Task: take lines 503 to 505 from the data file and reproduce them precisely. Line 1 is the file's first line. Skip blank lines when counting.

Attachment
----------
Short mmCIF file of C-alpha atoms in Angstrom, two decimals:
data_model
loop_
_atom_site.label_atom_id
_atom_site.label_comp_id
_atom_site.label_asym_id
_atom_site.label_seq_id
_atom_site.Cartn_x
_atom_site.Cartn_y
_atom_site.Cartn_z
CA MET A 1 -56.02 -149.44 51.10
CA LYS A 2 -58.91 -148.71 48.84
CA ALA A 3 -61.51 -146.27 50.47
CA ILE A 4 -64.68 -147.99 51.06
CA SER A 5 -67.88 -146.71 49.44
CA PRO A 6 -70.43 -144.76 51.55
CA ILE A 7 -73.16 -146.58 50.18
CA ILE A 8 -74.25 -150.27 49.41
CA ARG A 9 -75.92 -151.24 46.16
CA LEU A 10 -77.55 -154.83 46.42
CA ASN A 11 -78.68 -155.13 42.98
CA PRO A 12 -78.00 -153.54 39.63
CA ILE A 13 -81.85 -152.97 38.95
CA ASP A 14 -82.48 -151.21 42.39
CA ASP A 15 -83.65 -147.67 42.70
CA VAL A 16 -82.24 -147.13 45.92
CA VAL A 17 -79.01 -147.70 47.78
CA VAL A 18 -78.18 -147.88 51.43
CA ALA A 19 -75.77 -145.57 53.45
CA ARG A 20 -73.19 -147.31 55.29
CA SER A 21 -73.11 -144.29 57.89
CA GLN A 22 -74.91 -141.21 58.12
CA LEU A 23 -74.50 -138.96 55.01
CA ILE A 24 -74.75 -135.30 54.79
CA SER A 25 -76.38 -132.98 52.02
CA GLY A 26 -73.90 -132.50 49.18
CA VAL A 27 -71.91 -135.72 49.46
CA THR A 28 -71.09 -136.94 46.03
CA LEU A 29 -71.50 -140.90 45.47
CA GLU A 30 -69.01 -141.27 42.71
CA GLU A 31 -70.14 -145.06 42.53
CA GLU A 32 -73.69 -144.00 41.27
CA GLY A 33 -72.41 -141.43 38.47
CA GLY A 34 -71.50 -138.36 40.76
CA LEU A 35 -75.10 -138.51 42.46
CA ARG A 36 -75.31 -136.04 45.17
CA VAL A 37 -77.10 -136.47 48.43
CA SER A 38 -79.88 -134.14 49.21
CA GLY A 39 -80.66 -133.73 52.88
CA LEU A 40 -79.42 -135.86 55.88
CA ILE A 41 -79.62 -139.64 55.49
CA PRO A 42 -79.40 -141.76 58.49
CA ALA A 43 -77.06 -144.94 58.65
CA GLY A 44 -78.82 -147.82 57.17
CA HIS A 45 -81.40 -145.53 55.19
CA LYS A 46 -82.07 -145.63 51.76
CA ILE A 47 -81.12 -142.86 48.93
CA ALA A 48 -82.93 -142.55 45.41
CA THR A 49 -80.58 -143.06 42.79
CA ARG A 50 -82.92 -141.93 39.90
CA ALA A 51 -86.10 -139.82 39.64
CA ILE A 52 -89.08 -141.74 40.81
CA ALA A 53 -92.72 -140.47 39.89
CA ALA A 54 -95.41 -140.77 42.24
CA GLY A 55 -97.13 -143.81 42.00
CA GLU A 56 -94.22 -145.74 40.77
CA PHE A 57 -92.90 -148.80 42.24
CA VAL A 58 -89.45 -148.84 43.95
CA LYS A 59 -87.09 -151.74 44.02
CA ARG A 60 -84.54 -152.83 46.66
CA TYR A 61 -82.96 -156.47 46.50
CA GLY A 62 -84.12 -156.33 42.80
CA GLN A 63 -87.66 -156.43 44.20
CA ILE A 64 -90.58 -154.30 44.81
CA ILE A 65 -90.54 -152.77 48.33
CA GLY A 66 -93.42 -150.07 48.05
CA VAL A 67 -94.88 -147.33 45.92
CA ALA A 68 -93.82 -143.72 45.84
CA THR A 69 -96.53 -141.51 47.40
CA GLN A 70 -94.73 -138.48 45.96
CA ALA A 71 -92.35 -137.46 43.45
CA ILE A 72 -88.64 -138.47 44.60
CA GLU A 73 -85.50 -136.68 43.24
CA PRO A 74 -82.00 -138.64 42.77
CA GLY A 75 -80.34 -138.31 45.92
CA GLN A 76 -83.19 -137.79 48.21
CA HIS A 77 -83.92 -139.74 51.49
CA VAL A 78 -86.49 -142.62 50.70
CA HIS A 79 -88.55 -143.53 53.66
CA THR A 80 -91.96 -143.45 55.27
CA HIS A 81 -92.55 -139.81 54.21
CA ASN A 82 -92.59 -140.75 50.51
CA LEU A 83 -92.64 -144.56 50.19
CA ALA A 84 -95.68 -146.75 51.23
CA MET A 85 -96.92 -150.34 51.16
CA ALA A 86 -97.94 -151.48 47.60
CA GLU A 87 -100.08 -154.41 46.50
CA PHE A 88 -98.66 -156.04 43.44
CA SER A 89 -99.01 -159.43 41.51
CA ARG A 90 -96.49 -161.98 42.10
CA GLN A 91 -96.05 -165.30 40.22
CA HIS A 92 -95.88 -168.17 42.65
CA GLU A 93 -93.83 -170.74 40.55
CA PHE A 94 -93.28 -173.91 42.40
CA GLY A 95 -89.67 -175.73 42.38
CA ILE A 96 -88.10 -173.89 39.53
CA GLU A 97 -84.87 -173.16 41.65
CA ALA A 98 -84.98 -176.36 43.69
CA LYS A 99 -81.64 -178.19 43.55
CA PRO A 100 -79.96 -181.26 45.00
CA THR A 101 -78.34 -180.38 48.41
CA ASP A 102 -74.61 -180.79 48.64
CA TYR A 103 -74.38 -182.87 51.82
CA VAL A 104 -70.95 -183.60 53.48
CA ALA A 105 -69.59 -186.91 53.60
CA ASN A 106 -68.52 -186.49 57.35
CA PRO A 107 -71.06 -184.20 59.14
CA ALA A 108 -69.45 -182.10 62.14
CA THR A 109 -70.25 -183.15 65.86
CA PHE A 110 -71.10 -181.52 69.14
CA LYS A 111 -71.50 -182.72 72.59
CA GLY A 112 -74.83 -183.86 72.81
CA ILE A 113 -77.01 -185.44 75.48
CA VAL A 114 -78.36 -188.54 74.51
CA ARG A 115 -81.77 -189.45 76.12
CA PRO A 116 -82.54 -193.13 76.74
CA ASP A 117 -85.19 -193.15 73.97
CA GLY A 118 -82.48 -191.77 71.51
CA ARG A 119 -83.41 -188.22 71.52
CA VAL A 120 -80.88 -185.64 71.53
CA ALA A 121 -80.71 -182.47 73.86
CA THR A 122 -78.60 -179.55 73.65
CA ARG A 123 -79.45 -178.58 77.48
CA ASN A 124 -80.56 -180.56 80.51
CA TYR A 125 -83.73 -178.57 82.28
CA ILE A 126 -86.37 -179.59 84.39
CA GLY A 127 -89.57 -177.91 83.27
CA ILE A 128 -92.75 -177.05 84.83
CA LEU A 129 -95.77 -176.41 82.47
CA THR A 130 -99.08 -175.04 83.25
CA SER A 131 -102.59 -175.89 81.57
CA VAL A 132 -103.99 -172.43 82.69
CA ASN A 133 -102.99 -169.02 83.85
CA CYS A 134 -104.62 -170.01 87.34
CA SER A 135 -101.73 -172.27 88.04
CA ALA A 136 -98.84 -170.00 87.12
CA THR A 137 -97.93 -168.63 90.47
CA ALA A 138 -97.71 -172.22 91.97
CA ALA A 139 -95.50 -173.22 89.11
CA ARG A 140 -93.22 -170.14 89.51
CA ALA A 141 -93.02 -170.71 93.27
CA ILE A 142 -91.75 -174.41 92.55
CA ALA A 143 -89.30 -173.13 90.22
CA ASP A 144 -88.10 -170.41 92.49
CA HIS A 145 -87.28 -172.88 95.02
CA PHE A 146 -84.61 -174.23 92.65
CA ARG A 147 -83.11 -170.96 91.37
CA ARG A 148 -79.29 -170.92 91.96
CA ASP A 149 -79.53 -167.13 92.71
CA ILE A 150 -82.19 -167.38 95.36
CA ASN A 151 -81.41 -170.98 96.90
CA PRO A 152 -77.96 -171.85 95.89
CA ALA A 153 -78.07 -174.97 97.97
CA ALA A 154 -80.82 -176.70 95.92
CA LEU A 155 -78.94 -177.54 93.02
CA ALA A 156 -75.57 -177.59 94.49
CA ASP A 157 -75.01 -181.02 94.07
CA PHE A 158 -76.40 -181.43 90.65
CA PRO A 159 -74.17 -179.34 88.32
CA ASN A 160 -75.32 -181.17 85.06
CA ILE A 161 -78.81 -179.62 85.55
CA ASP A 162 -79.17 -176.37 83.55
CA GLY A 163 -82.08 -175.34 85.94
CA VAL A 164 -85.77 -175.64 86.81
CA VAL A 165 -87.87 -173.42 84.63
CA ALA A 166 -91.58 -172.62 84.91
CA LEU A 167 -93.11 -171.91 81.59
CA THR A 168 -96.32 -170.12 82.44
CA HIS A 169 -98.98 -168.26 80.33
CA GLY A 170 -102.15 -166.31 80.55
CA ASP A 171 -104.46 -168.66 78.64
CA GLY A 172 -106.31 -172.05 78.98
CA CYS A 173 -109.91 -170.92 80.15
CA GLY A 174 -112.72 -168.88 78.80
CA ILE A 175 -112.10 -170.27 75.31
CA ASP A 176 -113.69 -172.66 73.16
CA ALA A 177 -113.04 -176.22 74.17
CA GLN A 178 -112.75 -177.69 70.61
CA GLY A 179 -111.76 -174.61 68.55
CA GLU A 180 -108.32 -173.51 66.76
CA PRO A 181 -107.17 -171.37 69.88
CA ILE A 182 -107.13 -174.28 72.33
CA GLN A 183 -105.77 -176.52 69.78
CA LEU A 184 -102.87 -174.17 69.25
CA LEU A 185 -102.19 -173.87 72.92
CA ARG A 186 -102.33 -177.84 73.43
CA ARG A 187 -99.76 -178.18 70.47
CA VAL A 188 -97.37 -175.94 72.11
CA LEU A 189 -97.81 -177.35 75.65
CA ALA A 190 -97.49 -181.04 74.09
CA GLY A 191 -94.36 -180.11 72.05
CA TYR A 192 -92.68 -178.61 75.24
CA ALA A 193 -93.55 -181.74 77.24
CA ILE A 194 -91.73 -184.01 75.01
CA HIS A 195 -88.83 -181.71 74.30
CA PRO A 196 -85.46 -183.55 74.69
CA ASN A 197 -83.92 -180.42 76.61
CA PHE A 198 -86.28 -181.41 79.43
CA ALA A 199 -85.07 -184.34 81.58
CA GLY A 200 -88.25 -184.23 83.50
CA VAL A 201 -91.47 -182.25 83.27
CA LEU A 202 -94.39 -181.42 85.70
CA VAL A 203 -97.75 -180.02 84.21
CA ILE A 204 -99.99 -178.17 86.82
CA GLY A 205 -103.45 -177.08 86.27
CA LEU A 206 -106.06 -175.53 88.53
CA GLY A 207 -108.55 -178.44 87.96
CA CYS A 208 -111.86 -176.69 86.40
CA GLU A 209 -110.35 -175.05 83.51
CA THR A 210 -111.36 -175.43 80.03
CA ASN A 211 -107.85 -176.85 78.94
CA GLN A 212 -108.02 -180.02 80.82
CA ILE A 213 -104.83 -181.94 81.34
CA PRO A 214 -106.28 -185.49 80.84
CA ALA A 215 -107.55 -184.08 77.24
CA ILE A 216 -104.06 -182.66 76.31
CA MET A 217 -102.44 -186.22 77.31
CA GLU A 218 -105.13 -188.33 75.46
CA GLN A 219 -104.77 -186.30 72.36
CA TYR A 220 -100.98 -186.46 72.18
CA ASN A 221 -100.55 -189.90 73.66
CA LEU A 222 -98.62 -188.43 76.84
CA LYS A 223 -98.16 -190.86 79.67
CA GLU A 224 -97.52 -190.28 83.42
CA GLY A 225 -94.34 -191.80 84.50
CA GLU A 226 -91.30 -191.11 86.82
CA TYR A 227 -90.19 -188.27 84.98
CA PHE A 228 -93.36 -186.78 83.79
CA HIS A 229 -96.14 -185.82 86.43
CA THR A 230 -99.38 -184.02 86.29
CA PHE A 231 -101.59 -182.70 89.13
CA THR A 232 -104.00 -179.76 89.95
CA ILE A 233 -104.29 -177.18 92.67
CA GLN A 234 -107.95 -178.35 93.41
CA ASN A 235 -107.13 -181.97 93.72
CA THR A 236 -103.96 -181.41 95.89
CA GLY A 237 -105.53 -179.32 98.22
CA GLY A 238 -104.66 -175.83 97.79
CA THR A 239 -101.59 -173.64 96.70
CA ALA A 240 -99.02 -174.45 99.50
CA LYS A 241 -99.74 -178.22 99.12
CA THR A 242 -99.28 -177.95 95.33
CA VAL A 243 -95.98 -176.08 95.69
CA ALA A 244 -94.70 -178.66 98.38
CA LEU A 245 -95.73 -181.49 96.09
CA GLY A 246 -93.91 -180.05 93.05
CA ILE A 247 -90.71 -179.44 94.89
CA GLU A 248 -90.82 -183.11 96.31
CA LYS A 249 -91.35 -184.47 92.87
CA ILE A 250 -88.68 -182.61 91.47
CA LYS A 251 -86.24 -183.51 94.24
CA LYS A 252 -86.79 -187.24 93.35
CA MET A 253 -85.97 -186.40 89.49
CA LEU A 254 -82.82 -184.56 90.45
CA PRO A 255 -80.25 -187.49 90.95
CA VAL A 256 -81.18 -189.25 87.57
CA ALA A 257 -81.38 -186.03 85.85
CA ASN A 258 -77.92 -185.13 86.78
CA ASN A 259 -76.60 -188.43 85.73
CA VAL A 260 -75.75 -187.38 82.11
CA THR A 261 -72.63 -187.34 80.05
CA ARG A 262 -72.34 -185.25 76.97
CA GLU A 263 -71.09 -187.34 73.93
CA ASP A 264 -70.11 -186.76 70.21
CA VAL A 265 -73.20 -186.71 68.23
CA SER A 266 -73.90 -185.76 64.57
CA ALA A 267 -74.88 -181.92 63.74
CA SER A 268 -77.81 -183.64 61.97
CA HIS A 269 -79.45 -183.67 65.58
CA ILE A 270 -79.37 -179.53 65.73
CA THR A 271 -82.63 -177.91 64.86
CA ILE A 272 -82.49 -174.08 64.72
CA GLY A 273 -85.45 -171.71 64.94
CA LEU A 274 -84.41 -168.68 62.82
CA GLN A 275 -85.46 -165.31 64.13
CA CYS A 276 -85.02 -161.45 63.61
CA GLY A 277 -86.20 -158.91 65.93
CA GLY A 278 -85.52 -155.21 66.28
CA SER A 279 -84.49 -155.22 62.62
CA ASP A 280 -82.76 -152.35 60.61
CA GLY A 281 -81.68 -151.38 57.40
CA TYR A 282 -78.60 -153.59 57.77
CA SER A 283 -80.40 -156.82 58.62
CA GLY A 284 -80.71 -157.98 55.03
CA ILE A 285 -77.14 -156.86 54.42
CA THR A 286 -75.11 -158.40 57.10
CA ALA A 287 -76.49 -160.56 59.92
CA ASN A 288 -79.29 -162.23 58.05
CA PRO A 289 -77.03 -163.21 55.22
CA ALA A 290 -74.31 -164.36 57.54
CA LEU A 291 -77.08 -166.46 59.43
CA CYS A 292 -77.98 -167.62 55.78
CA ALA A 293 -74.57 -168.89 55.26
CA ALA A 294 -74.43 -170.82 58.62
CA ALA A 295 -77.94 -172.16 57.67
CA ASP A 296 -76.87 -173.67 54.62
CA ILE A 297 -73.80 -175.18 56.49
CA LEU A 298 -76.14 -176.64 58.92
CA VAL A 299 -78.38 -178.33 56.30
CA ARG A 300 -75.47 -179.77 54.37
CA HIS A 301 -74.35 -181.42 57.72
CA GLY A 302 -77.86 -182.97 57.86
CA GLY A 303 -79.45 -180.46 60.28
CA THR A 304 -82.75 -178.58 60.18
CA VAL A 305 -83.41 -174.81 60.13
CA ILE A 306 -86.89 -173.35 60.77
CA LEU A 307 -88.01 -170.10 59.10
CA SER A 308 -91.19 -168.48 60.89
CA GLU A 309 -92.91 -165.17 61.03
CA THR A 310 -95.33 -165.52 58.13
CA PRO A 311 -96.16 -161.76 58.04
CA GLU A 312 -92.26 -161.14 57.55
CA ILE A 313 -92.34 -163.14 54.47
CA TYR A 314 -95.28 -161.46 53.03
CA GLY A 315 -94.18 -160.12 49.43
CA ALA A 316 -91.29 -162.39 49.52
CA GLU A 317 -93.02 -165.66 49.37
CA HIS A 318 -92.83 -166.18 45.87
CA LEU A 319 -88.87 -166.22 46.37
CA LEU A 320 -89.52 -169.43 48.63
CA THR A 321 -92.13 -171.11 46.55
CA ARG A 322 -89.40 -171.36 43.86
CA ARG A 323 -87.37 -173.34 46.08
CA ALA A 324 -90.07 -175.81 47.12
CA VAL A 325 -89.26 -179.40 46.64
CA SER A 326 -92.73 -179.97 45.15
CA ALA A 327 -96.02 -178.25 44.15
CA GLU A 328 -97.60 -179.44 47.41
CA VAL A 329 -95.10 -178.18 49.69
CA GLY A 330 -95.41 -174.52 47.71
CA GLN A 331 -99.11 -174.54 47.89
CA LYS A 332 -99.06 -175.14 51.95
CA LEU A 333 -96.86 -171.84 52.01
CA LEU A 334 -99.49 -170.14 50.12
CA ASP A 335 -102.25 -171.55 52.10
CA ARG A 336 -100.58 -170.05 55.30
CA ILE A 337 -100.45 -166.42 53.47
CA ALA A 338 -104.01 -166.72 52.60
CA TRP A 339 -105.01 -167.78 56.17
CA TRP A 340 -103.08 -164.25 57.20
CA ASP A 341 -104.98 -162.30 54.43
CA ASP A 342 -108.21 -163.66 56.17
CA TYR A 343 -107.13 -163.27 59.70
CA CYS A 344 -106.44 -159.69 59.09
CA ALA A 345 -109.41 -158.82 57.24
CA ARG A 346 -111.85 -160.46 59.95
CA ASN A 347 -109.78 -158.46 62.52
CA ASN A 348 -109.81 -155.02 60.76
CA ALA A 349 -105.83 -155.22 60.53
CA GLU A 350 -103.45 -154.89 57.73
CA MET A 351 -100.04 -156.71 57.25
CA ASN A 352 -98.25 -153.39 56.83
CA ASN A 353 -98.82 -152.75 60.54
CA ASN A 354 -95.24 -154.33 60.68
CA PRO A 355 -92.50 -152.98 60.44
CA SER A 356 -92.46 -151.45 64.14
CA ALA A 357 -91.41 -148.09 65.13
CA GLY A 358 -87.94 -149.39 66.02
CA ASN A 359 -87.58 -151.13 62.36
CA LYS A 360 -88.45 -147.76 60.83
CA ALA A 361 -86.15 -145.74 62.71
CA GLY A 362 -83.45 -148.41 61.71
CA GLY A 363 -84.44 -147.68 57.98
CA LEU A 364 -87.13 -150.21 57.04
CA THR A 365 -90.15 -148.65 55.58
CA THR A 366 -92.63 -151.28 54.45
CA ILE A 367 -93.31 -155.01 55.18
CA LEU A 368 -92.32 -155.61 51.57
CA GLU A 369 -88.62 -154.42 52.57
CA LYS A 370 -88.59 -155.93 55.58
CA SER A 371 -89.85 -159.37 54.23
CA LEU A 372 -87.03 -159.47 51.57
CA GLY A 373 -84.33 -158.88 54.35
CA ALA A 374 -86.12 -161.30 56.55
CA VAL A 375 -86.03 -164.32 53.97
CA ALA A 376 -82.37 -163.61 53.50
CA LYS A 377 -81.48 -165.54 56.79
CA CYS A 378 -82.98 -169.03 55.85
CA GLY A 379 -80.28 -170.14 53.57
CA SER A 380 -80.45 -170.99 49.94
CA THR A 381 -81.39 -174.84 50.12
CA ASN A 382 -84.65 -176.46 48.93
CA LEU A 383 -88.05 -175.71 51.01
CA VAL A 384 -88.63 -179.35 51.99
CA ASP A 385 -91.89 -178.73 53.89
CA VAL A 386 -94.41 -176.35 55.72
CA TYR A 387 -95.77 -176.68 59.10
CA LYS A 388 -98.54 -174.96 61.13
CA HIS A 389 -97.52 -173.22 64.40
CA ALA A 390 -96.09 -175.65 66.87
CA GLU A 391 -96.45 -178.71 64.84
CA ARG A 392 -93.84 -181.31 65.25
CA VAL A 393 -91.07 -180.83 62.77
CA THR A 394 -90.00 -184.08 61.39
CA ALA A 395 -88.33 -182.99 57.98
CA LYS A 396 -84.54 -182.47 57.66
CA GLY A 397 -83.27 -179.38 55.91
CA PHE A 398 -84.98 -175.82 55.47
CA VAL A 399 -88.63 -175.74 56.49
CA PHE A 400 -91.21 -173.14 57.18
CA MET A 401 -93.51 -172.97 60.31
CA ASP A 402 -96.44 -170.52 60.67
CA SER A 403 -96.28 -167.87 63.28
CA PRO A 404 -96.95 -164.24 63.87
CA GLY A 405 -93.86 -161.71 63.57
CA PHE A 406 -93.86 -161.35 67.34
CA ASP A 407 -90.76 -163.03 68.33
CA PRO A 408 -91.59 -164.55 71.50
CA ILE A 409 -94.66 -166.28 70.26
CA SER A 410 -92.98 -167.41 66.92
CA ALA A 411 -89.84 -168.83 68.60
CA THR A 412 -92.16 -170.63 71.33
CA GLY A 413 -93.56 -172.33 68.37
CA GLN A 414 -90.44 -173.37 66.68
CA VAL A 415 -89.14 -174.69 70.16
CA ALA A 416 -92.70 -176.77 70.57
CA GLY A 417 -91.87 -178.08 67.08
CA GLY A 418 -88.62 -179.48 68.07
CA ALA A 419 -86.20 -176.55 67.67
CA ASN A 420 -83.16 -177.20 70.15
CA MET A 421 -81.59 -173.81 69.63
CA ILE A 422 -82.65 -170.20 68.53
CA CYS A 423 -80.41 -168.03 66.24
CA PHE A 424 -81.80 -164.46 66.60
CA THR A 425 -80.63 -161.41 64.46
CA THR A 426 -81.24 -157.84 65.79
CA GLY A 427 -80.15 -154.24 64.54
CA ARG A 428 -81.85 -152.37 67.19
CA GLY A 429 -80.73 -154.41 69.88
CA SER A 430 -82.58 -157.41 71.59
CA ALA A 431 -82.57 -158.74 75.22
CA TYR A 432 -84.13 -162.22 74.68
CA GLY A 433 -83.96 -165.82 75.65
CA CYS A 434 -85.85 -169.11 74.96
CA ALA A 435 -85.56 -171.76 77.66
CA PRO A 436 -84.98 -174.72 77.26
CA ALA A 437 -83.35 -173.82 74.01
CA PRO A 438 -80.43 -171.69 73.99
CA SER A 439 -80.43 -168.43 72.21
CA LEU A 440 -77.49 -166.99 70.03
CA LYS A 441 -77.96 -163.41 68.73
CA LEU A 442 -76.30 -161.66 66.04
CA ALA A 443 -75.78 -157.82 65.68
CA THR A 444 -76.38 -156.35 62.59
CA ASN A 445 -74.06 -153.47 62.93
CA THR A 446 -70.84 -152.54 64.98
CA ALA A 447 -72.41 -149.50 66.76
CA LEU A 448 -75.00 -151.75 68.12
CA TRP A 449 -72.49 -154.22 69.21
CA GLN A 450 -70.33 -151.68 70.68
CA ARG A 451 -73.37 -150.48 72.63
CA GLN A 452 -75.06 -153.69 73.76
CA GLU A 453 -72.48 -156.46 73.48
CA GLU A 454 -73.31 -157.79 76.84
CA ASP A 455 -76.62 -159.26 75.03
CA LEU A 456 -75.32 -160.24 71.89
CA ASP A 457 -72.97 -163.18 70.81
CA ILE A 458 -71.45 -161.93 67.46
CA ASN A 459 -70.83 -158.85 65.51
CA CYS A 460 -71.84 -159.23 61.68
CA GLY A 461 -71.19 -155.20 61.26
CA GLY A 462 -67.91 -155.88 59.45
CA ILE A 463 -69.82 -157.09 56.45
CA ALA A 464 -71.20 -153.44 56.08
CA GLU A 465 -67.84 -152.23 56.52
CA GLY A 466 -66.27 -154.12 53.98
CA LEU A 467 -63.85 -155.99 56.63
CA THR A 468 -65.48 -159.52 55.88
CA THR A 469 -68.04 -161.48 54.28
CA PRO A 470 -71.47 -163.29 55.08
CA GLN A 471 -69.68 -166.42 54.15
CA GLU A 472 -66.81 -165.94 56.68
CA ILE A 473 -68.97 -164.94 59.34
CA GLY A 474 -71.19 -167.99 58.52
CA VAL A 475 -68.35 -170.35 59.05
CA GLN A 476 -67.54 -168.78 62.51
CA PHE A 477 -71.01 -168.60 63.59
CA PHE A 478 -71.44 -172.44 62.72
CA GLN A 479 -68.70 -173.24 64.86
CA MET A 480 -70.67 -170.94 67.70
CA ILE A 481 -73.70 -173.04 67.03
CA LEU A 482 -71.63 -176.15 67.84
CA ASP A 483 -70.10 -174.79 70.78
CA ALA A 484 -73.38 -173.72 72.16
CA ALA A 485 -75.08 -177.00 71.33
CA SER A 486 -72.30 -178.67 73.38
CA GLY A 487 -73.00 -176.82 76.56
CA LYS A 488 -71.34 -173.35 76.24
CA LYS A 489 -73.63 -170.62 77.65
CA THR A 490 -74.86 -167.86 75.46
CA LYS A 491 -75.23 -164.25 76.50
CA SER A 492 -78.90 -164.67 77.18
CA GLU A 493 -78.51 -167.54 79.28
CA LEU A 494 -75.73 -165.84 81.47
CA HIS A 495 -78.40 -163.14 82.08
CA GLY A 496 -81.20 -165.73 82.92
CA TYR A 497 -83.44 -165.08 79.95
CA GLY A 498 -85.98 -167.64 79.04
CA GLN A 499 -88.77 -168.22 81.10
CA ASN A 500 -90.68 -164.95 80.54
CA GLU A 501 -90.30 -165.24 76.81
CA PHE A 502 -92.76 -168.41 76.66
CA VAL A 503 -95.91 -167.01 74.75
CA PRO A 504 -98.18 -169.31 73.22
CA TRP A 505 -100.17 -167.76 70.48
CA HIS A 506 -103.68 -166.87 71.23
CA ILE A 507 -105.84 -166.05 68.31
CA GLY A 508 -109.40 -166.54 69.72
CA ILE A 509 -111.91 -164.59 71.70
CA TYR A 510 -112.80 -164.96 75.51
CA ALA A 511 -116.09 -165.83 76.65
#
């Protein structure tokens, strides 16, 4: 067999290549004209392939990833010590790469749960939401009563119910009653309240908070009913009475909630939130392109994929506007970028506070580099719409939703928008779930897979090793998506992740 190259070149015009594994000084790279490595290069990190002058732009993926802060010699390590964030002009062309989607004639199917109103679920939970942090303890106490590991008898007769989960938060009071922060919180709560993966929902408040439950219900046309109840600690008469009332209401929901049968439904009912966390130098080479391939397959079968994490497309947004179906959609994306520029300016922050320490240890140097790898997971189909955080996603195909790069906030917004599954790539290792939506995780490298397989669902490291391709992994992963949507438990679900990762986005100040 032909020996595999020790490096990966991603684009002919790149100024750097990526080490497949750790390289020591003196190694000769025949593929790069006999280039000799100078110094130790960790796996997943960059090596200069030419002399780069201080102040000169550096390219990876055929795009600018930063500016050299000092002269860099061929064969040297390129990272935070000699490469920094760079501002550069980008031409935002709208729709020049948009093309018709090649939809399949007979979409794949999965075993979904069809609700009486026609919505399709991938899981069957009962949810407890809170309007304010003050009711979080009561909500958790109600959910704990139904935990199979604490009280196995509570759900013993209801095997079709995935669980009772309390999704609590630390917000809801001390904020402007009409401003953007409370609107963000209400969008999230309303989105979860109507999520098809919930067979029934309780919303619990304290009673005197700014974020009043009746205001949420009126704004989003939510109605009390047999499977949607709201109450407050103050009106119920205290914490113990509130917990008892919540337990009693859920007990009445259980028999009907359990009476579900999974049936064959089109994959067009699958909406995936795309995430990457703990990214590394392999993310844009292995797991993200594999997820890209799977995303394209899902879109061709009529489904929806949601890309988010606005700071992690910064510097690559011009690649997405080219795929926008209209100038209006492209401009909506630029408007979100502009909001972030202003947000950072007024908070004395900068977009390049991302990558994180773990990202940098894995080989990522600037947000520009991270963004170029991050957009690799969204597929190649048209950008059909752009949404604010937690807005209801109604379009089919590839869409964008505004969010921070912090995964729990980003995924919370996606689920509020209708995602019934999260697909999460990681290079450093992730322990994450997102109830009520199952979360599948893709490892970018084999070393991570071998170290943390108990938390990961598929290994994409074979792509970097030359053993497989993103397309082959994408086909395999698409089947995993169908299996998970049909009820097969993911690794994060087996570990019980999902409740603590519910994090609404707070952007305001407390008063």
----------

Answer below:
CA GLU A 493 -78.51 -167.54 79.28
CA LEU A 494 -75.73 -165.84 81.47
CA HIS A 495 -78.40 -163.14 82.08